Derek Jeter: no longer the media’s darling

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There was a time, not too long ago, where the baseball press practically gave Derek Jeter awards for providing them no information whatsoever. As a player, he turned not answering questions into an art form. To the point where, eventually, the press just stopped asking him substantive questions almost entirely.

Unlike a lot of players who shut out the media, Jeter did it rather politely, so he did not get that passive aggressive treatment — or, occasionally, the aggressive-aggressive treatment — the press often gives uncommunicative players. To the contrary. He was positively lauded for his lack of communication. Lionized, even.

Take this column from Jeff Peralman at CNN.com from 2014, under the headline “Derek Jeter: Baseball’s Humble Hero”:

Throughout the first 18 seasons of his career, Jeter has often been labeled “dull” by the media. His answers to questions are unimaginative and full of cliché baseball nothingness blather. In hindsight, however, such lameness is almost to be admired. We live in an era where too many athletes feel as if they need to draw attention to themselves — for confidence, for commercials. If you’re not tweeting trash talk, you’re texting trash talk. Or making bold promises. Or demanding money or respect . . . he’s a guy who merely wanted to be a guy.

How about this from the New York Times around the time of his retirement:

Jeter’s ability to maintain a posture of sustained inscrutability — or, if you must, dignified comportment — has extended especially to the spoken word . . . he has played his best defense in front of his locker: catching every controversial question thrown to him and tossing it aside as if it were a scuffed ball unsuitable for play.

In a major league career that dates to the Clinton administration’s first term — he is the only Yankees shortstop a generation of fans has known — inquiring reporters have gathered around Jeter in the clubhouse thousands of times. He has maintained eye contact, answered nearly every question posed to him — and said nothing. This is not a complaint, but rather an expression of awe; of admiration, even. His batting average and fielding percentage aside, this kid from Kalamazoo, Mich., entered the New York meat grinder two decades ago and came out the other end looking as sharp as Joe DiMaggio’s suit.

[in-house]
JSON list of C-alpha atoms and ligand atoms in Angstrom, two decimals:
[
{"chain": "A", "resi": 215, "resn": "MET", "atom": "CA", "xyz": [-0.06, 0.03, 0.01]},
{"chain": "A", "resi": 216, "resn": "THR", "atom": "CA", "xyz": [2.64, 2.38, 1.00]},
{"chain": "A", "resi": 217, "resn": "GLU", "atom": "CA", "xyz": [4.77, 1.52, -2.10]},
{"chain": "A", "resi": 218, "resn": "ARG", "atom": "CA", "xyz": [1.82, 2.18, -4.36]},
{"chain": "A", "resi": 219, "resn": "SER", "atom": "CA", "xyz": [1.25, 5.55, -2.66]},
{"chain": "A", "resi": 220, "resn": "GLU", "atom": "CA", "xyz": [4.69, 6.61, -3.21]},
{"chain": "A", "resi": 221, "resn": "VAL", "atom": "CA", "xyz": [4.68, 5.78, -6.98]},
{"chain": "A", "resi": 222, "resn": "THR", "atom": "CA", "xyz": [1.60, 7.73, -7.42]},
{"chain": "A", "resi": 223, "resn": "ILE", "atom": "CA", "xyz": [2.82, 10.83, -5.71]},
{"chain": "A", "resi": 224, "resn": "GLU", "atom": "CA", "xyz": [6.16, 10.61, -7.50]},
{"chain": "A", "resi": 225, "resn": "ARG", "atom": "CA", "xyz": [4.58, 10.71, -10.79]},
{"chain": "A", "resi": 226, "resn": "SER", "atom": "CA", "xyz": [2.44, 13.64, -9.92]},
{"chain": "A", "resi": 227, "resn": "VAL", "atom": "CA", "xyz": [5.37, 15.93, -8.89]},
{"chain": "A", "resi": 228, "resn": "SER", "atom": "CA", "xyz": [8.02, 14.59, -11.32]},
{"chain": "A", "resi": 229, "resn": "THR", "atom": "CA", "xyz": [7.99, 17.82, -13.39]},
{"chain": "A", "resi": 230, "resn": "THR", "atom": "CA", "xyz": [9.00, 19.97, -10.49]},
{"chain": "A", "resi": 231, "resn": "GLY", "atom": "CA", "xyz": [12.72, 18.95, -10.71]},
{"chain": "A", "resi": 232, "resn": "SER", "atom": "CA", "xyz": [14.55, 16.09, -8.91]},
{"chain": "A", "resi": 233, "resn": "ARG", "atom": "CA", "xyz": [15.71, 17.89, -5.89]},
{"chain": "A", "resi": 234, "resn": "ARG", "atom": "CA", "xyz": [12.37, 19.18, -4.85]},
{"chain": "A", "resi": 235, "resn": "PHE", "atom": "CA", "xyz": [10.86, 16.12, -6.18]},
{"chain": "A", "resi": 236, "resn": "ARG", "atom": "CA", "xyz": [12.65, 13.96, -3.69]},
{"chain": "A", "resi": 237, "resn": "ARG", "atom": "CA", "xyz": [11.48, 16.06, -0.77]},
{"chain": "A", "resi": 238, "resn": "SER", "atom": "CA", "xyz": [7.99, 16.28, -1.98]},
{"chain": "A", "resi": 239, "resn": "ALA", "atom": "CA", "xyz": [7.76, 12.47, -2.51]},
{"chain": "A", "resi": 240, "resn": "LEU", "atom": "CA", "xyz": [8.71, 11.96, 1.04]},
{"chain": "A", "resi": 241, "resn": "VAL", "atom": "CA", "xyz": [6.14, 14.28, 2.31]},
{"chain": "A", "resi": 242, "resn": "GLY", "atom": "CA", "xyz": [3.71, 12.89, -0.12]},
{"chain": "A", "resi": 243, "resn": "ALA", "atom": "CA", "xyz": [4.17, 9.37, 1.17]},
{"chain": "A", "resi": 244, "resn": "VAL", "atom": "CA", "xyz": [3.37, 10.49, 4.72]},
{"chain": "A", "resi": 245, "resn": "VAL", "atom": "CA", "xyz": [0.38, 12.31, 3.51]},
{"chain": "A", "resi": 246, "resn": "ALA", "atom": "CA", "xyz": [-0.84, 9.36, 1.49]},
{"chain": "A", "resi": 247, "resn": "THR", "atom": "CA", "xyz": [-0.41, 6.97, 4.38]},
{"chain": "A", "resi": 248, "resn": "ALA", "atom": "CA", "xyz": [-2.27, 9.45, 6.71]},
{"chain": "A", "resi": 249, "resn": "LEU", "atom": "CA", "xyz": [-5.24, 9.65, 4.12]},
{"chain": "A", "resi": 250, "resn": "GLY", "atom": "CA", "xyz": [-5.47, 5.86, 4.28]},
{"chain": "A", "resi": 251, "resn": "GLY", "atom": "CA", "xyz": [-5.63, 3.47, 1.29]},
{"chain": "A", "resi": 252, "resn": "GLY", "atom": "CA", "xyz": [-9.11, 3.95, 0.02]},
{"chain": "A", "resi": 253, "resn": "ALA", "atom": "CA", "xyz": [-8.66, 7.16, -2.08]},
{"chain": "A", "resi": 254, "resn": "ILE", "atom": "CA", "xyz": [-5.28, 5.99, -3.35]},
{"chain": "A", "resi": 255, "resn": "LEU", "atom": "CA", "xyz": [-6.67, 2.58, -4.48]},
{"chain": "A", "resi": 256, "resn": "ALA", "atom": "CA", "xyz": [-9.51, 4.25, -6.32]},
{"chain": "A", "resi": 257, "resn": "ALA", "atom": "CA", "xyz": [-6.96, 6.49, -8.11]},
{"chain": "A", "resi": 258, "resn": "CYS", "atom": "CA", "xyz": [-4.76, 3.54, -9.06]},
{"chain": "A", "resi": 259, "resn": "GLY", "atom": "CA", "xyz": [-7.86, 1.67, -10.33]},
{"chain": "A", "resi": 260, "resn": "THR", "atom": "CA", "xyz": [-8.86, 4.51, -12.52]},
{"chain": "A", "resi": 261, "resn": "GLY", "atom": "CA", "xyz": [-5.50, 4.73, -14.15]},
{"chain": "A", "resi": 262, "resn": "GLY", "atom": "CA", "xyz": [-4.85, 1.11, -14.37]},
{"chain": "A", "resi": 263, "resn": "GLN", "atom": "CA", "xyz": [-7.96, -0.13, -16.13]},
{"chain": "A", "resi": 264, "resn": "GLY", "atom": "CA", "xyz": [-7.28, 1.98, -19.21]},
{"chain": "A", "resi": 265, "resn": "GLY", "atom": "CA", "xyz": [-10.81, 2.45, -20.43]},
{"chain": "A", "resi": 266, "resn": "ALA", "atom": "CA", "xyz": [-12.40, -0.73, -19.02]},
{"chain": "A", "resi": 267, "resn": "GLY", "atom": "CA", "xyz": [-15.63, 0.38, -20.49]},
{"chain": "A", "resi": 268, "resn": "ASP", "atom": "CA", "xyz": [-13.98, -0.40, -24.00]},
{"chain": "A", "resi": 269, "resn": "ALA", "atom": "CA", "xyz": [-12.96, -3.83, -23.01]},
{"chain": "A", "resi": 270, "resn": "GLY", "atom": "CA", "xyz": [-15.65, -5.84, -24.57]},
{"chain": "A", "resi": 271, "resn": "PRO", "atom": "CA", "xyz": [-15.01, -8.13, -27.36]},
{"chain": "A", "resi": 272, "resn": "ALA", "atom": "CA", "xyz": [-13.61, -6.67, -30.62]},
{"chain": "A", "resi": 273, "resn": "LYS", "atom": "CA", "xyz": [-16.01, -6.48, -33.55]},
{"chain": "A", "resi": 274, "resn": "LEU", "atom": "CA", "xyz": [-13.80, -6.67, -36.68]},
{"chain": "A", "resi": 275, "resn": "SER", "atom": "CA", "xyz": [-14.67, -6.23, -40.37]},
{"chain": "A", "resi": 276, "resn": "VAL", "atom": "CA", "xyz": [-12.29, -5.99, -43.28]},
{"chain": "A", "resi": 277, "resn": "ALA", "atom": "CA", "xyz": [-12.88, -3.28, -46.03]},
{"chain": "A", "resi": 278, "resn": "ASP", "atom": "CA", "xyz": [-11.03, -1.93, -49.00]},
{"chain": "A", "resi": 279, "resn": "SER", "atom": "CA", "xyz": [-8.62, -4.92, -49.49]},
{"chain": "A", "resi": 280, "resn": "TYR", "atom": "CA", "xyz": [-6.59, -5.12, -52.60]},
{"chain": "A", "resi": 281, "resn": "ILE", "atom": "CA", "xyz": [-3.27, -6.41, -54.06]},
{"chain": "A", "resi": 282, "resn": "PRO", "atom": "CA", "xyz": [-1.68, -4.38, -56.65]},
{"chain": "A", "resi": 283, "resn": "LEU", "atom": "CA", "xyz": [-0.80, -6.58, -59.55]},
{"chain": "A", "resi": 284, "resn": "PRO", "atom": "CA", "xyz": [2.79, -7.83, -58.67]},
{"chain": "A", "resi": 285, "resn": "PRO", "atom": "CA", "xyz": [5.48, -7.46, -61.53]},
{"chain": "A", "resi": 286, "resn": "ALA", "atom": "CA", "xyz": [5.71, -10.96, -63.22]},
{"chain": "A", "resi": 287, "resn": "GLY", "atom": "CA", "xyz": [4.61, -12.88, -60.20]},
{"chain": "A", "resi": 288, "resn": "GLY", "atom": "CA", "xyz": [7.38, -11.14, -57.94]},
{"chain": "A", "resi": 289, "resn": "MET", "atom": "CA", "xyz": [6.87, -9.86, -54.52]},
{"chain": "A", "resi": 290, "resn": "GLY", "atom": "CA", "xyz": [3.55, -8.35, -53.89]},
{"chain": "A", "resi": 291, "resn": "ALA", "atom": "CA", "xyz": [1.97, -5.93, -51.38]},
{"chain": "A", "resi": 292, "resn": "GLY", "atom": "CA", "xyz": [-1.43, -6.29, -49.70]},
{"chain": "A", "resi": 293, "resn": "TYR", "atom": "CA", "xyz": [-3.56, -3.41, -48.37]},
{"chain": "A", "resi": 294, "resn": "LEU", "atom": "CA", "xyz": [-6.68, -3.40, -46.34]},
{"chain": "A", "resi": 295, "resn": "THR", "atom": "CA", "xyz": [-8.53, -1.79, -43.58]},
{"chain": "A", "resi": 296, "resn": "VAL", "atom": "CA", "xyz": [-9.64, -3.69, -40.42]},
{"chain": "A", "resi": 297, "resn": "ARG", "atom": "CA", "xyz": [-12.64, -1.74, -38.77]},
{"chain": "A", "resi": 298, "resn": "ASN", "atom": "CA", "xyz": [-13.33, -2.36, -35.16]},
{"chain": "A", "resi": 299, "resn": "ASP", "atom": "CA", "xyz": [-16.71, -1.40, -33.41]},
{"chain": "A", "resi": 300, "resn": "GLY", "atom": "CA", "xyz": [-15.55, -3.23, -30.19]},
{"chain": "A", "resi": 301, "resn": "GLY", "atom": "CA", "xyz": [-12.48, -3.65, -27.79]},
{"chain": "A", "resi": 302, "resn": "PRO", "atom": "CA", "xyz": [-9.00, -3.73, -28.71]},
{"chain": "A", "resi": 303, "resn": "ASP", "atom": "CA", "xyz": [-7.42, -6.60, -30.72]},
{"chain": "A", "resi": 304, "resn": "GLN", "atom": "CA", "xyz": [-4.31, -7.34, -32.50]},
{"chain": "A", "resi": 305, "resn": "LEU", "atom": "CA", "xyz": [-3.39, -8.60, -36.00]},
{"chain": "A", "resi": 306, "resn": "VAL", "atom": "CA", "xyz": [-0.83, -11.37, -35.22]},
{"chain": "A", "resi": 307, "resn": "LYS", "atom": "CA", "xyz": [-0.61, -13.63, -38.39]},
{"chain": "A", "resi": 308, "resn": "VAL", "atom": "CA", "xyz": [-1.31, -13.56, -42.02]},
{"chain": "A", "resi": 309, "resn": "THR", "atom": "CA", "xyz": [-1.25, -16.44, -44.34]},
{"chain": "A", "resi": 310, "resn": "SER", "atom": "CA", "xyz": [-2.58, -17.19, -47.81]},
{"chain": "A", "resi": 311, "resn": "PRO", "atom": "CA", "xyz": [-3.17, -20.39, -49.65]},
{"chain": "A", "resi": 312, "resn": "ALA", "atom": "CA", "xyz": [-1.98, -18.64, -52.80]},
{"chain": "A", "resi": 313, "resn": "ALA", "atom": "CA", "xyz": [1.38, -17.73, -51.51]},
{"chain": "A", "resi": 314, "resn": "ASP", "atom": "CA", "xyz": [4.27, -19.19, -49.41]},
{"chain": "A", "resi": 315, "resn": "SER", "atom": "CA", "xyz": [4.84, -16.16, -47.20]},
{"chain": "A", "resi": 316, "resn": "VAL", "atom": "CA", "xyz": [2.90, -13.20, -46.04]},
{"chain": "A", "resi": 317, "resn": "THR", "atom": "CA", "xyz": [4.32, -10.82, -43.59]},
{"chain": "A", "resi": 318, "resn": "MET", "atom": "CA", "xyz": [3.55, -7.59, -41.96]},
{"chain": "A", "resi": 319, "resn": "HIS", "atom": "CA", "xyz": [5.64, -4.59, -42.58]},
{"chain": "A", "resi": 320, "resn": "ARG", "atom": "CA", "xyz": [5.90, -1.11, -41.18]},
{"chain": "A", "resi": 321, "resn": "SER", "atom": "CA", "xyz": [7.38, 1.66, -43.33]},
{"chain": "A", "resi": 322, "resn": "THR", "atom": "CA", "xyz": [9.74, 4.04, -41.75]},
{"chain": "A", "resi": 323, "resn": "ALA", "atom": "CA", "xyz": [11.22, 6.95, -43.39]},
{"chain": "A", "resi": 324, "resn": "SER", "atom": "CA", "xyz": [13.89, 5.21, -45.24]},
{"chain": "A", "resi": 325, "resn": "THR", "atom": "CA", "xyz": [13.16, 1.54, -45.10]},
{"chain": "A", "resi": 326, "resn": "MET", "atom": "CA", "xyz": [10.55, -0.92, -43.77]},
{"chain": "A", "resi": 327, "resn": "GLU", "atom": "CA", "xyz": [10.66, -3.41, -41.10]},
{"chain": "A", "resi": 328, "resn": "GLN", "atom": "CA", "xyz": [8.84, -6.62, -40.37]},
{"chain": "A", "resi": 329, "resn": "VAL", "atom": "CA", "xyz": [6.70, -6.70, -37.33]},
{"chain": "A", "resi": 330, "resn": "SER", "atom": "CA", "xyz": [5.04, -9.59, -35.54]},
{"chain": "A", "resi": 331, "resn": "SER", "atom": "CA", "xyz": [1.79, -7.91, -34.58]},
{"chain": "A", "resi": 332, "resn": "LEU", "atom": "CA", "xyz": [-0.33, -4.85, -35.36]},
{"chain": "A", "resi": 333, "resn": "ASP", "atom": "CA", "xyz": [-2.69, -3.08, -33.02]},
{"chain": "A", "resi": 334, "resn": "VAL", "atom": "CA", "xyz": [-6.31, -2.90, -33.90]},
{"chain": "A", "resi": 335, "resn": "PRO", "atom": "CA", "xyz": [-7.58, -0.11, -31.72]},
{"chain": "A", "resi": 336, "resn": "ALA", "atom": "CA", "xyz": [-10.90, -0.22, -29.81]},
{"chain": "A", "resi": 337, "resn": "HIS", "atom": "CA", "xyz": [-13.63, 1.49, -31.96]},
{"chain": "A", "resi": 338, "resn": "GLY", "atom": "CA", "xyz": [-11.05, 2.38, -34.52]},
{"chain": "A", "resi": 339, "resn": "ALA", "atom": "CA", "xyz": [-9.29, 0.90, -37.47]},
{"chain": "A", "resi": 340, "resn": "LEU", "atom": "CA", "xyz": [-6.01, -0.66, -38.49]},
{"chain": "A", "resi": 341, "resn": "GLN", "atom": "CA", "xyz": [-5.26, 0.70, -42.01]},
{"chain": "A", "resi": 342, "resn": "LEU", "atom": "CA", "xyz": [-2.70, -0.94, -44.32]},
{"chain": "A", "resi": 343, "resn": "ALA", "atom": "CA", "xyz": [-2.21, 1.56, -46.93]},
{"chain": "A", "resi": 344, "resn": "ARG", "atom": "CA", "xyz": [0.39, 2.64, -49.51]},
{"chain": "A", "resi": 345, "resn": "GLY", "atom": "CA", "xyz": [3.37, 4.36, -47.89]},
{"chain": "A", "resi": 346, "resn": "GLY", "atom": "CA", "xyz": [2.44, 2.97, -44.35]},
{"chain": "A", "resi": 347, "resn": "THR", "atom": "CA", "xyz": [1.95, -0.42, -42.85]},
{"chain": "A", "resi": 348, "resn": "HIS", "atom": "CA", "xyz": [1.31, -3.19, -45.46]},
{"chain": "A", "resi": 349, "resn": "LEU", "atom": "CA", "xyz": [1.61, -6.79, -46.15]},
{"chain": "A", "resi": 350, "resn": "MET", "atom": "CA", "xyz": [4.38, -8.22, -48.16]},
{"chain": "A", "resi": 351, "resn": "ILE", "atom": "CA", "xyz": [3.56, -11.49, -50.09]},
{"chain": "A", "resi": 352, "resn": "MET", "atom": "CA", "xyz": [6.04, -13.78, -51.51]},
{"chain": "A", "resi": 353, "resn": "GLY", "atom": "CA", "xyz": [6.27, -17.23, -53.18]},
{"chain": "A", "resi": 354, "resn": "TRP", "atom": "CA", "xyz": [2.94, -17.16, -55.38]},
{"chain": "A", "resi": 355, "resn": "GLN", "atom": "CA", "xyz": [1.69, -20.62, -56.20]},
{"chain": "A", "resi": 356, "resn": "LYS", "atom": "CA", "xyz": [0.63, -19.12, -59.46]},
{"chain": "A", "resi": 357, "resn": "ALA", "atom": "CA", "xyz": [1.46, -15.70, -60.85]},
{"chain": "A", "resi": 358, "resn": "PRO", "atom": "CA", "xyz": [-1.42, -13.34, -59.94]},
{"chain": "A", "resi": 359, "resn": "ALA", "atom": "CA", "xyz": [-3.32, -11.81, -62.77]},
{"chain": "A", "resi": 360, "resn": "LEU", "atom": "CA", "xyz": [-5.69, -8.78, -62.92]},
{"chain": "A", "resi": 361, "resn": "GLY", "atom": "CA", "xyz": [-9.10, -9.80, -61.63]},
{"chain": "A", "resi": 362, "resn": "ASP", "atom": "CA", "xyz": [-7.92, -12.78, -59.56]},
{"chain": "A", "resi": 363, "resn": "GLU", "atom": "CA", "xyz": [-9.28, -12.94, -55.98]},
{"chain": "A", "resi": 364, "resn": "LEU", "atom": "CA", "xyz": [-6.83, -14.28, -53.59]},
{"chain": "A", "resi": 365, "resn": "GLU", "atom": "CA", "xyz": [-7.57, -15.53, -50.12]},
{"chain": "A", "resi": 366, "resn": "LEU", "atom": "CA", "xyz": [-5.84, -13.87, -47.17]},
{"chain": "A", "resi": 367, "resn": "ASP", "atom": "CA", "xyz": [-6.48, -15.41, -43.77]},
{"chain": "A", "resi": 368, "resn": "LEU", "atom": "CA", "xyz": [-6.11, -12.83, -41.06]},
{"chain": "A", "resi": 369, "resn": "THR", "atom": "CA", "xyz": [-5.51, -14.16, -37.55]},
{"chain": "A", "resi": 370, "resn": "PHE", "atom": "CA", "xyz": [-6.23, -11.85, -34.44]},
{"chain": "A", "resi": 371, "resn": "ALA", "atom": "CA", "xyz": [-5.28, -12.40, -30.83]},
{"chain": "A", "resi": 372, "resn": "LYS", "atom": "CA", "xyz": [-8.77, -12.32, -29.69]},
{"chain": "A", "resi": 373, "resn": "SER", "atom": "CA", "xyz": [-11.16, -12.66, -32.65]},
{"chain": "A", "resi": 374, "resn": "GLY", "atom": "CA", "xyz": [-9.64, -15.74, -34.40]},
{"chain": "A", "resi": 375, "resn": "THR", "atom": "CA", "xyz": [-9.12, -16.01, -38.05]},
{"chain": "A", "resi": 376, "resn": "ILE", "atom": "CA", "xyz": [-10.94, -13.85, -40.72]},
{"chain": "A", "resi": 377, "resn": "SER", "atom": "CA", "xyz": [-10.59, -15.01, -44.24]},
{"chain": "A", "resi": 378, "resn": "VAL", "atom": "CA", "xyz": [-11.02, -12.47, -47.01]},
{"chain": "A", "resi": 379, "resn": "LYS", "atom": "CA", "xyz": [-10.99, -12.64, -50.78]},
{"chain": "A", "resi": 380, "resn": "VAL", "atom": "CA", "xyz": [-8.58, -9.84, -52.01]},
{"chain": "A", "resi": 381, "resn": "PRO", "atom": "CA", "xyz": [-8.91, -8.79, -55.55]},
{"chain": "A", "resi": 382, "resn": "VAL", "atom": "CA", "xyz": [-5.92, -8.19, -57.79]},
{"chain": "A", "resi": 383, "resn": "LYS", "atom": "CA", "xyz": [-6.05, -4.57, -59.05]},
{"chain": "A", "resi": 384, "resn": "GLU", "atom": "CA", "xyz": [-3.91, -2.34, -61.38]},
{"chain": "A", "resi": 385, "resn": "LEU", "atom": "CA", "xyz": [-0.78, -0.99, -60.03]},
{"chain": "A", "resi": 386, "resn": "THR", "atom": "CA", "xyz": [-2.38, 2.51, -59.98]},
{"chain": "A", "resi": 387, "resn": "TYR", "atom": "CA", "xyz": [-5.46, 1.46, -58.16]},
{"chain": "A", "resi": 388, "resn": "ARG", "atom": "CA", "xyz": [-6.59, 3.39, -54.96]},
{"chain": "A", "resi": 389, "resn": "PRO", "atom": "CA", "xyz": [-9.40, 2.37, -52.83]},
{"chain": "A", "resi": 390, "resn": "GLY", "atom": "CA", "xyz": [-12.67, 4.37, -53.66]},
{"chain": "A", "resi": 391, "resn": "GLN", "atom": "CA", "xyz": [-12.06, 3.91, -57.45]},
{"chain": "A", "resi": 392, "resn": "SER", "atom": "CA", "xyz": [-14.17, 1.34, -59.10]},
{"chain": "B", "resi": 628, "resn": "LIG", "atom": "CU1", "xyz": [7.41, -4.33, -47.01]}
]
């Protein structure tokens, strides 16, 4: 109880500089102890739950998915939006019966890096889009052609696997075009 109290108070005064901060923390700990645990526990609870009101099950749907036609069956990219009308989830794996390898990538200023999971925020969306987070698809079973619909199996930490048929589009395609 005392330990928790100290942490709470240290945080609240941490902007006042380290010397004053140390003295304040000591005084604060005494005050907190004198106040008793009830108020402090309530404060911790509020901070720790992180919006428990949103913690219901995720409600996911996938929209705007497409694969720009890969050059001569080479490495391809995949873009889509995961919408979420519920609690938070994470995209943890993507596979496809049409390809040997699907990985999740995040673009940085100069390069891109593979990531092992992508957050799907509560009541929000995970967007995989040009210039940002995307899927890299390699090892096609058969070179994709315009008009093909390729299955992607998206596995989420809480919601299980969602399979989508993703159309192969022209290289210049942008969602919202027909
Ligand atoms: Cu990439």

This opinion of Jeter was pervasive throughout his career, but especially pronounced at its end of it. Jeter was deified by the press for saying nothing to the press. Praised for making the media’s job harder by the media itself. That’s pretty amazing when you think about it.

Times, however, have changed.

Some minor grumbling about Jeter’s non-answers to media questions began soon after he took over as Marlins co-owner. Ken Davidoff of the New York Post wrote a column about it all back in October, saying Jeter’s “Crash Davis Rules of Media Relations don’t apply anymore.” Not too many people echoed that at the time, probably because it came in the wake of a pretty boring introductory press conference and the stakes were pretty low. I did wonder at the time, though, if the media was waiting to turn on Jeter once he actually started making moves in his new role.

I think we can now say the answer to that is yes.

In the wake of the Giancarlo Stanton trade, a lot of baseball writers had a lot of questions for Derek Jeter. Jeter, however, decided that he didn’t even need to show up here at the Winter Meetings to answer them, despite the fact that he lives just a couple of hours away.

On Monday morning Buster Olney of ESPN made conspicuous note of it:

Later in the day Jeter deigned to talk to the media via a conference call. As usual, he said mostly nothing, but unlike 1997, 2007 or 2014 (a) he got testy about it; and (b) the press made a note of it:

They likewise noted when he passed the buck to someone below him on the org chart:

Last night I think a dam broke, and I don’t think Jeter will ever be able to sweet non-talk his way out criticism again. It all happened at a football game:

To sum up:

  • Jeter is now bad for not talking to the press;
  • Jeter is not lauded for his composure anymore; and
  • Jeter is being called out as a poor leader who does not face the music.

What a difference a few years and a change of role makes.

All of which, one would think, would make me at least a little happy. I mean, I’ll totally own up to rolling my eyes at the kid glove treatment Jeter got back when he played. About how his attributes, however great, were elevated even above their actual greatness and how his faults were, perversely, spun into attributes. You’d expect that, in light of that, I’d be sorta pleased that the tables have turned.

I’m not happy, though. Indeed, I have something approaching sympathy for Captian Jeets.

Why? Because, while I’d like to see him face the press, defend his moves as owner and explain his vision to Marlins fans everywhere, I know that he cannot. I know that he has no good answers to any of the questions he might be asked because the real answer to all of them is “hey, we need to make money for the ownership group and everything flows from that” and that’s not an answer he’s prepared to give.

Have some sympathy for Derek Jeter. He’s really in a tough, tough spot. Even if he put himself into it.